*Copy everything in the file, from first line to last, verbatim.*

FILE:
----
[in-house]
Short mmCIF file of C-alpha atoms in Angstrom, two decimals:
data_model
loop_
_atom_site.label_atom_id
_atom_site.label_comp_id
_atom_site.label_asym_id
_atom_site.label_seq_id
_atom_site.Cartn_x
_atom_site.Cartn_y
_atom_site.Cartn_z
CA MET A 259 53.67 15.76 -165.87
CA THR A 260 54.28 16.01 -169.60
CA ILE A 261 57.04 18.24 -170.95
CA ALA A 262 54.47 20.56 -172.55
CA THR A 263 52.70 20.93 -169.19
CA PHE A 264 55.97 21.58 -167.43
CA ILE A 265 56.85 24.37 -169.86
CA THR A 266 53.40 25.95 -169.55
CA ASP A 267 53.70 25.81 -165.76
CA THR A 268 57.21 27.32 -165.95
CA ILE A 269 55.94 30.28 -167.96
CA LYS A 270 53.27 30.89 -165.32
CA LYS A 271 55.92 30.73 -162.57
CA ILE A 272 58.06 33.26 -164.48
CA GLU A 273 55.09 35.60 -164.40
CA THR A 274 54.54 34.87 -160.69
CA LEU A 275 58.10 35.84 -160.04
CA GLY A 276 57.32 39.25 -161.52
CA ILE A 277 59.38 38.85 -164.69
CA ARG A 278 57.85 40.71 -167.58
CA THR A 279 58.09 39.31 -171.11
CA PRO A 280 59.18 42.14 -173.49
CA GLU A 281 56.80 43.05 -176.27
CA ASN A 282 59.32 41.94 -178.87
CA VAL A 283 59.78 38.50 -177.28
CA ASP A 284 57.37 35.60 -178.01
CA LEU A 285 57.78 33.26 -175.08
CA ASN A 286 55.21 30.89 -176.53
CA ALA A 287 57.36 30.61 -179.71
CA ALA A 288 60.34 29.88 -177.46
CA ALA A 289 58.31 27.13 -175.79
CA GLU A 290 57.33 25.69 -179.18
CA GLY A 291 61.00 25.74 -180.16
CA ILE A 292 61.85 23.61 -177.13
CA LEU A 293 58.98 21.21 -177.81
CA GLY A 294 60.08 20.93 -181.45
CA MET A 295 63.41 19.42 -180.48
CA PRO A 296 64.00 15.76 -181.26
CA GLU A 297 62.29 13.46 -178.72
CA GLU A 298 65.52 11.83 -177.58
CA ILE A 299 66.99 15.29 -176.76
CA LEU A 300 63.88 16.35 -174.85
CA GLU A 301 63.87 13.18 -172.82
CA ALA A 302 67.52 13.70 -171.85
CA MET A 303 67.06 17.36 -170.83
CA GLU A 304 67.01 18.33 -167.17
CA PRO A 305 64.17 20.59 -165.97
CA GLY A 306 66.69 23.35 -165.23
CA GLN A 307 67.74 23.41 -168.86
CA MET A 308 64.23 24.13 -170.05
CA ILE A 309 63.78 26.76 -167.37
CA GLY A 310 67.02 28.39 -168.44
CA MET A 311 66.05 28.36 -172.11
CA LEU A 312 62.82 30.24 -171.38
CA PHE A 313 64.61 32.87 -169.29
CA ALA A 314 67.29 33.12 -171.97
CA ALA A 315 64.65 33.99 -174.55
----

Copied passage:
[in-house]
Short mmCIF file of C-alpha atoms in Angstrom, two decimals:
data_model
loop_
_atom_site.label_atom_id
_atom_site.label_comp_id
_atom_site.label_asym_id
_atom_site.label_seq_id
_atom_site.Cartn_x
_atom_site.Cartn_y
_atom_site.Cartn_z
CA MET A 259 53.67 15.76 -165.87
CA THR A 260 54.28 16.01 -169.60
CA ILE A 261 57.04 18.24 -170.95
CA ALA A 262 54.47 20.56 -172.55
CA THR A 263 52.70 20.93 -169.19
CA PHE A 264 55.97 21.58 -167.43
CA ILE A 265 56.85 24.37 -169.86
CA THR A 266 53.40 25.95 -169.55
CA ASP A 267 53.70 25.81 -165.76
CA THR A 268 57.21 27.32 -165.95
CA ILE A 269 55.94 30.28 -167.96
CA LYS A 270 53.27 30.89 -165.32
CA LYS A 271 55.92 30.73 -162.57
CA ILE A 272 58.06 33.26 -164.48
CA GLU A 273 55.09 35.60 -164.40
CA THR A 274 54.54 34.87 -160.69
CA LEU A 275 58.10 35.84 -160.04
CA GLY A 276 57.32 39.25 -161.52
CA ILE A 277 59.38 38.85 -164.69
CA ARG A 278 57.85 40.71 -167.58
CA THR A 279 58.09 39.31 -171.11
CA PRO A 280 59.18 42.14 -173.49
CA GLU A 281 56.80 43.05 -176.27
CA ASN A 282 59.32 41.94 -178.87
CA VAL A 283 59.78 38.50 -177.28
CA ASP A 284 57.37 35.60 -178.01
CA LEU A 285 57.78 33.26 -175.08
CA ASN A 286 55.21 30.89 -176.53
CA ALA A 287 57.36 30.61 -179.71
CA ALA A 288 60.34 29.88 -177.46
CA ALA A 289 58.31 27.13 -175.79
CA GLU A 290 57.33 25.69 -179.18
CA GLY A 291 61.00 25.74 -180.16
CA ILE A 292 61.85 23.61 -177.13
CA LEU A 293 58.98 21.21 -177.81
CA GLY A 294 60.08 20.93 -181.45
CA MET A 295 63.41 19.42 -180.48
CA PRO A 296 64.00 15.76 -181.26
CA GLU A 297 62.29 13.46 -178.72
CA GLU A 298 65.52 11.83 -177.58
CA ILE A 299 66.99 15.29 -176.76
CA LEU A 300 63.88 16.35 -174.85
CA GLU A 301 63.87 13.18 -172.82
CA ALA A 302 67.52 13.70 -171.85
CA MET A 303 67.06 17.36 -170.83
CA GLU A 304 67.01 18.33 -167.17
CA PRO A 305 64.17 20.59 -165.97
CA GLY A 306 66.69 23.35 -165.23
CA GLN A 307 67.74 23.41 -168.86
CA MET A 308 64.23 24.13 -170.05
CA ILE A 309 63.78 26.76 -167.37
CA GLY A 310 67.02 28.39 -168.44
CA MET A 311 66.05 28.36 -172.11
CA LEU A 312 62.82 30.24 -171.38
CA PHE A 313 64.61 32.87 -169.29
CA ALA A 314 67.29 33.12 -171.97
CA ALA A 315 64.65 33.99 -174.55